Scott and Davis's work is of particular interest here because it supports analysis of a key question I've pursued over the past year: how does government work, and what ontological assumptions do we need to make in order to better understand the successes and failures of government action? What I have called organizational dysfunction in earlier posts (link, link) finds a very comfortable home in the theoretical spaces created by the intellectual frameworks of organizational studies described by Scott and Davis.

Tuesday, November 19, 2019

Personalized power at the local level


How does government work? We often understand this question as one involving the institutions and actors within the Federal government. But there is a different zone of government and politics that is also very important in public life in the United States, the practical politics and exercise of power at the state and local levels.

Here is an earlier post that addresses some of these issues as well; link. There I present three scenarios for how our democracy works: the ideal case, the "not-so-ideal" case, and the "nightmare" case.
The Nightmare Scenario Elected officials have no sincere adherence to the public good; they pursue their own private and political interests through all the powers available to them. Elected officials are sometimes overtly corruptible, accepting significant gifts in exchange for official performance. Elected officials are intimidated by the power of private interests (corporations) to fund electoral opposition to their re-election. Regulatory agencies are dominated by the industries they regulate; independent commissioners are forced out of office; and regulations are toothless when it comes to environmental protection, wilderness protection, health and safety in the workplace, and food safety. Lobbyists for special interests and corporations have almost unrestricted access to legislators and regulators, and are generally able to achieve their goals.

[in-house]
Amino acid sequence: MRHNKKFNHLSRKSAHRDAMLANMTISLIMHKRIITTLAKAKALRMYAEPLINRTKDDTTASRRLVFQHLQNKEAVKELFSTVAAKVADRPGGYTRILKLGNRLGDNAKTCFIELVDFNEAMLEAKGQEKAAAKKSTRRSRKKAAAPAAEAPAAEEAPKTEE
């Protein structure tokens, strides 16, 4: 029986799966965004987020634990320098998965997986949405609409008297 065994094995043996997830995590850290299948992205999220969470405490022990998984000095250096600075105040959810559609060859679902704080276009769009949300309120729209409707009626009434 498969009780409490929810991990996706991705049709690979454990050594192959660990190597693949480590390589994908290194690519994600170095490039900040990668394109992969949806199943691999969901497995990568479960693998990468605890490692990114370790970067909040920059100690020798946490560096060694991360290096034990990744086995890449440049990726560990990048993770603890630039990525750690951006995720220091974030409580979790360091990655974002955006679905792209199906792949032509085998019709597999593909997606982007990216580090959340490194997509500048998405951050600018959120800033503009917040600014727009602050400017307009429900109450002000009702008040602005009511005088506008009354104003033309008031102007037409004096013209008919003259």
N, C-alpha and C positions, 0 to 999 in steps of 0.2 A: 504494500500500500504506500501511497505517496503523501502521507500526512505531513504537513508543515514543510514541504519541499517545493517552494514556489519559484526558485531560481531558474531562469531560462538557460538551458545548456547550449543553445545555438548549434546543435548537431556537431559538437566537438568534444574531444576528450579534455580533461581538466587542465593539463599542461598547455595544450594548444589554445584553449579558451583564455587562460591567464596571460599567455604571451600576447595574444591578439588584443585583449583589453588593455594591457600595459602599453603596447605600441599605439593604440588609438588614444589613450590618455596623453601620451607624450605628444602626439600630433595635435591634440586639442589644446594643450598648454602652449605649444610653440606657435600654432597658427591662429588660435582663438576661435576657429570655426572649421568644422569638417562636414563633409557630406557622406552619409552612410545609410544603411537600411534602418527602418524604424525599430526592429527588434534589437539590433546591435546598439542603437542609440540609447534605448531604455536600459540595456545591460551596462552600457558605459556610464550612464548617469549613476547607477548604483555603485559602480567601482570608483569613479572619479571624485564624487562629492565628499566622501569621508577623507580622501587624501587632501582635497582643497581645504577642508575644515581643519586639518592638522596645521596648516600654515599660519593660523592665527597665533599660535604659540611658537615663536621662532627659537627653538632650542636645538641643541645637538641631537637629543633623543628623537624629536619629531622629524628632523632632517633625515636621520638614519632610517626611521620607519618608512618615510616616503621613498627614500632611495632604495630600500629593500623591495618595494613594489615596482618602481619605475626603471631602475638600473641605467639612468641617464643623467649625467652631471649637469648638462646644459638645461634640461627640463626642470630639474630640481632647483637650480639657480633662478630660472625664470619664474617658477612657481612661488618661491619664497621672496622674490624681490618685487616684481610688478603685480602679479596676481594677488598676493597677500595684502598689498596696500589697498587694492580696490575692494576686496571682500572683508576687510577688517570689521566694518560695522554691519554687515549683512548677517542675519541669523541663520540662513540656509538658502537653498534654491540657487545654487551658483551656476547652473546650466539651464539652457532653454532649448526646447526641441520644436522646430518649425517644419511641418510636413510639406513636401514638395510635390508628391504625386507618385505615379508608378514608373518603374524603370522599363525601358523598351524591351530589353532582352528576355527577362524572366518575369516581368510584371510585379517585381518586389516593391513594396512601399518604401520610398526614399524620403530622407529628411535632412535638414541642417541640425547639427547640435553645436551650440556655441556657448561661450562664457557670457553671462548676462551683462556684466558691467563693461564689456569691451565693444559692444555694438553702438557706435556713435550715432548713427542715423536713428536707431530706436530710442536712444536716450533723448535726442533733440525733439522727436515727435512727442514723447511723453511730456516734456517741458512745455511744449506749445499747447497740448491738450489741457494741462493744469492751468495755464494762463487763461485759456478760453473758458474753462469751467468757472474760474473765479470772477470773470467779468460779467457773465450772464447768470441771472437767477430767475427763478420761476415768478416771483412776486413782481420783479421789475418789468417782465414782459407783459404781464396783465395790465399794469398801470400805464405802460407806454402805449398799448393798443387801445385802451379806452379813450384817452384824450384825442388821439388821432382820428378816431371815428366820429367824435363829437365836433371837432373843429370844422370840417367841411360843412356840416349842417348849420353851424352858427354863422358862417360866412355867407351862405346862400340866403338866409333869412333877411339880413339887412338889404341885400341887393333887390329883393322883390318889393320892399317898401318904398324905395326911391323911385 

This is the nightmare scenario if one cares about democracy, because it implies that the apparatus of government is essentially controlled by private interests rather than the common good and the broad interests of society as a whole. It isn't "pluralism", because there are many important social interests not represented in this system in any meaningful way: poor people, non-unionized workers, people without health insurance, inner-city youth, the environment, people exposed to toxic waste, ...
 If anything, personal networks of power and influence appear to be of even greater importance at this level of government than at the Federal level.